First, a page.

How To Find The Best ETF For Your Investing Theme

How To Find The Best ETF For Your Investing Theme
Reda Farran, CFA

6 months ago6 mins

  • It’s never been easier to incorporate major investing themes into your portfolio, thanks to a huge selection of thematic ETFs.

  • The simplest way to include an investing theme in your portfolio is to browse a list of ETFs sorted by theme – that way you can guarantee that there are ETFs that fit the description.

  • But you’re likely to come up with a few ETF options on any given theme. And you’ll want to choose carefully: pick the one with the narrowest focus and purest exposure to the theme, and make sure it’s highly liquid, low cost, and in an uptrend.

It’s never been easier to incorporate major investing themes into your portfolio, thanks to a huge selection of thematic ETFs.

The simplest way to include an investing theme in your portfolio is to browse a list of ETFs sorted by theme – that way you can guarantee that there are ETFs that fit the description.

But you’re likely to come up with a few ETF options on any given theme. And you’ll want to choose carefully: pick the one with the narrowest focus and purest exposure to the theme, and make sure it’s highly liquid, low cost, and in an uptrend.

Mentioned in story

Everyone knows that a flash-in-the-pan investment can deliver some hot returns, but get in at the wrong time and it can leave you badly burned. That’s why thematic investing – investing in long-term trends that can change entire industries – is becoming more and more popular. Problem is, with so many thematic ETFs to choose from, it’s also becoming increasingly difficult to tell the good from the bad. So here’s how to do just that.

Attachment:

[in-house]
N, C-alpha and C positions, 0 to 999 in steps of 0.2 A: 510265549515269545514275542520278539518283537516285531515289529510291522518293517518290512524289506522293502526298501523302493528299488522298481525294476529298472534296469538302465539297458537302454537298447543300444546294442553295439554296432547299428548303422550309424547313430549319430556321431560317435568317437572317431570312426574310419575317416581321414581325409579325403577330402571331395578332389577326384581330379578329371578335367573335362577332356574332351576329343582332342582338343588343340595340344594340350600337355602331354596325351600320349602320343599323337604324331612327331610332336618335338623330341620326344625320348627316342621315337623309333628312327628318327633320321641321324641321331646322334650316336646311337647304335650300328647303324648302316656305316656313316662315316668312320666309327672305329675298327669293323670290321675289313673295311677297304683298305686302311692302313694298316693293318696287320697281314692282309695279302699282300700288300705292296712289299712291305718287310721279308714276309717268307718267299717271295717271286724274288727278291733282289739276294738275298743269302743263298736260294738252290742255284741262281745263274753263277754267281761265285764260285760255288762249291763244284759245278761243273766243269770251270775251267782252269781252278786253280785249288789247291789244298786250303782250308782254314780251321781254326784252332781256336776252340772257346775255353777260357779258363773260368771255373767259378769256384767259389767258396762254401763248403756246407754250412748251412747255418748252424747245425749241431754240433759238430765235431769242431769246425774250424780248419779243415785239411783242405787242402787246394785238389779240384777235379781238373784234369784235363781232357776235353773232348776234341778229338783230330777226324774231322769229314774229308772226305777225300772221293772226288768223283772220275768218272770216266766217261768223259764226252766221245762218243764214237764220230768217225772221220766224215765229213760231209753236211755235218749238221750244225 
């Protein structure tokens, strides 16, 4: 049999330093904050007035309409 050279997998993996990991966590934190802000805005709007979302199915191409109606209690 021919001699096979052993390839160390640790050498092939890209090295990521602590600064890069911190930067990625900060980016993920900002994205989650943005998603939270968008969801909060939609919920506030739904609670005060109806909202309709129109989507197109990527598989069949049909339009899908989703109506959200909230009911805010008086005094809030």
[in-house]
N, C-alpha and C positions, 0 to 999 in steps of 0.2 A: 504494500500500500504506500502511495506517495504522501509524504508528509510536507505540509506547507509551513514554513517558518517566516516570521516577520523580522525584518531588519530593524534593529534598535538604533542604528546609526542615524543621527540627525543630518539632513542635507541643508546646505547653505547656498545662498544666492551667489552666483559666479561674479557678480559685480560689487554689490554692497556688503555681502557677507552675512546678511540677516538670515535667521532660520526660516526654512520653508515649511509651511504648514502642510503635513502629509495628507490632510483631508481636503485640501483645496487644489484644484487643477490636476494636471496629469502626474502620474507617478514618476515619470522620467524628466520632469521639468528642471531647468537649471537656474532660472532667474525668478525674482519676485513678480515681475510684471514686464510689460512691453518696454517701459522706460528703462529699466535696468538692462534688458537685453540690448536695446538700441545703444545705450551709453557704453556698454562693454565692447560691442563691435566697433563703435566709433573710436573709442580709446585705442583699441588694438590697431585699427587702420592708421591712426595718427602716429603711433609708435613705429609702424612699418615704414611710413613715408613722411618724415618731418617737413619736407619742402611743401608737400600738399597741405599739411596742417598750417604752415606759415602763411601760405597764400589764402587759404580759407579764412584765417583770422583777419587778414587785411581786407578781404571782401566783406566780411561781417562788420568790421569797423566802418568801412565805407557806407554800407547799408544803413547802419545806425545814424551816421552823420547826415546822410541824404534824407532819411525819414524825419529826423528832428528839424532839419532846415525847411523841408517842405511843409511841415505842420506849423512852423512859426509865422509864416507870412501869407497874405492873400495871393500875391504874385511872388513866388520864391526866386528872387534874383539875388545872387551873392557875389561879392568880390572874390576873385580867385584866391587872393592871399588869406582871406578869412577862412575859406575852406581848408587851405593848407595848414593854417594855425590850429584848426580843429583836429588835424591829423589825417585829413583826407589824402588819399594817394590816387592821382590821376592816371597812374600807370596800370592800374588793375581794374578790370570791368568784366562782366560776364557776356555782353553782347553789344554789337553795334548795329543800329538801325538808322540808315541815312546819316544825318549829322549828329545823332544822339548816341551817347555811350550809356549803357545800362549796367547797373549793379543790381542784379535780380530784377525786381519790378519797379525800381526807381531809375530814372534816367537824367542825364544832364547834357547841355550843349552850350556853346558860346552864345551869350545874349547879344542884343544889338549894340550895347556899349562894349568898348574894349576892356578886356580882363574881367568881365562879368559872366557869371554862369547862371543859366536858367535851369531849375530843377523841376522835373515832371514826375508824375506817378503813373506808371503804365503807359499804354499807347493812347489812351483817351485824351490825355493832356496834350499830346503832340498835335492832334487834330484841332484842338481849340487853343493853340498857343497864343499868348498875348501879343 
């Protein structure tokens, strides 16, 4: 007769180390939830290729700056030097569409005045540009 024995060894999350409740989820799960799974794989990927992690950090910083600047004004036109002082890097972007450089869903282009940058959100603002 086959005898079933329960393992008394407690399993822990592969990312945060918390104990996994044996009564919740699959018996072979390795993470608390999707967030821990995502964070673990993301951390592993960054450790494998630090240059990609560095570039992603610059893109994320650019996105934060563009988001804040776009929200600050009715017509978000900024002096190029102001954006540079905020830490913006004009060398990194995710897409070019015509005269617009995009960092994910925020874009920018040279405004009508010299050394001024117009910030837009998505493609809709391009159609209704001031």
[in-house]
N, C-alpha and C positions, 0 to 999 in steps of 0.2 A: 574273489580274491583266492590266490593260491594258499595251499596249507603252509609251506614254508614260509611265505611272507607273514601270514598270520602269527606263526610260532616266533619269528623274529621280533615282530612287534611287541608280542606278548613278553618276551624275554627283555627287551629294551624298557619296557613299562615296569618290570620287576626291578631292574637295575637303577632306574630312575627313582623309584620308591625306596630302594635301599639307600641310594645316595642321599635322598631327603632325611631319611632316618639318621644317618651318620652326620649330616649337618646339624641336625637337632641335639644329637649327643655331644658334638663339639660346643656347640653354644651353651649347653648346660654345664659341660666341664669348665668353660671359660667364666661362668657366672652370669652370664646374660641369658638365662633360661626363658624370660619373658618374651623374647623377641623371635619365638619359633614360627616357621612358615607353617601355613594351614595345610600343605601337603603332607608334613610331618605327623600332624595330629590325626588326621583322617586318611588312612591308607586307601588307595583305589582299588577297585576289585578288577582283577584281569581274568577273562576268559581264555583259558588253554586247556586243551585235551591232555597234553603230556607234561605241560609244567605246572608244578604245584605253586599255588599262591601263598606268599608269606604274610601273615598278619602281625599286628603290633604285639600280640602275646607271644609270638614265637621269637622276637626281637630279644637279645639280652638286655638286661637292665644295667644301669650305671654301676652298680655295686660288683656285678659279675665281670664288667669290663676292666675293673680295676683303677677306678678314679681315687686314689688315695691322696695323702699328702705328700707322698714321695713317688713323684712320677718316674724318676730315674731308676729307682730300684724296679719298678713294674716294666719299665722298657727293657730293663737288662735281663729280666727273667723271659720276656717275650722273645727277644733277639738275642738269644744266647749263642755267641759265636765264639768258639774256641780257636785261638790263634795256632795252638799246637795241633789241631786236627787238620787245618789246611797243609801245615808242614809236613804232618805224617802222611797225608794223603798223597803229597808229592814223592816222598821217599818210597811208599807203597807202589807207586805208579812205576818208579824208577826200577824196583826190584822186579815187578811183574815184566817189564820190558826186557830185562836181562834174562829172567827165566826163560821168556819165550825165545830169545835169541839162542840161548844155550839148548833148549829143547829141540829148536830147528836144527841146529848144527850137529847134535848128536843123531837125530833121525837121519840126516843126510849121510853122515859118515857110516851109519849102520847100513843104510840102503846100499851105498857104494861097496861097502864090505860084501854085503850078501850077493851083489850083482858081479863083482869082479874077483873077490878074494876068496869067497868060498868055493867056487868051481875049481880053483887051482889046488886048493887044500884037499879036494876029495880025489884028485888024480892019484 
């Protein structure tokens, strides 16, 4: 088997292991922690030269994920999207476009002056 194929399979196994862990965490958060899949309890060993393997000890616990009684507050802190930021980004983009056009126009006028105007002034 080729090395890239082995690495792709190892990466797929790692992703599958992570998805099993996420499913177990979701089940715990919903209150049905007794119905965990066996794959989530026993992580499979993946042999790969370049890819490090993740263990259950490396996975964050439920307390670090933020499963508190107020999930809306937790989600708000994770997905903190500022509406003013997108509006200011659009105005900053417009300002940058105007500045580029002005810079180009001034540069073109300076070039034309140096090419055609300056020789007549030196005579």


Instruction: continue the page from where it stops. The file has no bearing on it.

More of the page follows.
How do you choose a theme?

First, you’ll want to decide which themes to invest in. The simplest way to do that is to grab a list of ETFs that are already sorted by theme – that way you can guarantee there are ETFs to match.

Lists like this one and this one are handy because they allow you to click on a theme and see a lineup of all the ETFs that relate to it. You could also explore thematic ETFs offered by specific providers – iShares, Global X, or ARK Invest, for example. Or you can browse through a comprehensive list of all currently available thematic ETFs, like this one.

How do you choose which ETF to go with?

Once you’ve picked your theme, it’s time to choose an ETF. This, it has to be said, is more art than science, but you can make an informed decision by looking at these five factors:

1. Clarity of the theme

An ETF that’s focused on a narrow, well-defined theme is better than one that’s broad in nature and overly diversified as a result. For example, a clean energy ETF that invests exclusively in renewable energy stocks is preferable to a climate change ETF. The latter, after all, is broad and could include hundreds of stocks, from companies in renewable energy and batteries to electric vehicles and agriculture. Investing in so many companies dilutes the focus on the clean energy theme.

2. Purity of exposure

You’ll want to select ETFs that predominantly invest in “pure-play” companies – the kind that are heavily exposed to the theme itself. And you’ll want to avoid the ones that invest in companies that are only tangentially exposed to the theme or generate just a small portion of their revenue from it.

Take, for example, space ETFs. Investors currently have three main ones to choose from: the Procure Space ETF (ticker: UFO; expense ratio: 0.75%), the ARK Space Exploration ETF (ARKX; 0.7%), and the SPDR S&P Kensho Final Frontiers ETF (ROKT; 0.45%). If you dig into them, you’ll notice ARKX invests in companies “benefitting from technologically enabled products and/or services that occur beyond the surface of the Earth”. In other words, the ETF includes plenty of stocks that arguably aren’t in the space market at all, including agricultural machinery makers and ecommerce companies. ROKT isn’t a pure-play space ETF either: it invests in deep-sea exploration companies.

The best way not to get caught out by these impostors is to go over the ETF’s investor information with a fine-tooth comb and assess how the ETF provider defines the theme, its criteria when selecting companies, and its top holdings.

3. Liquidity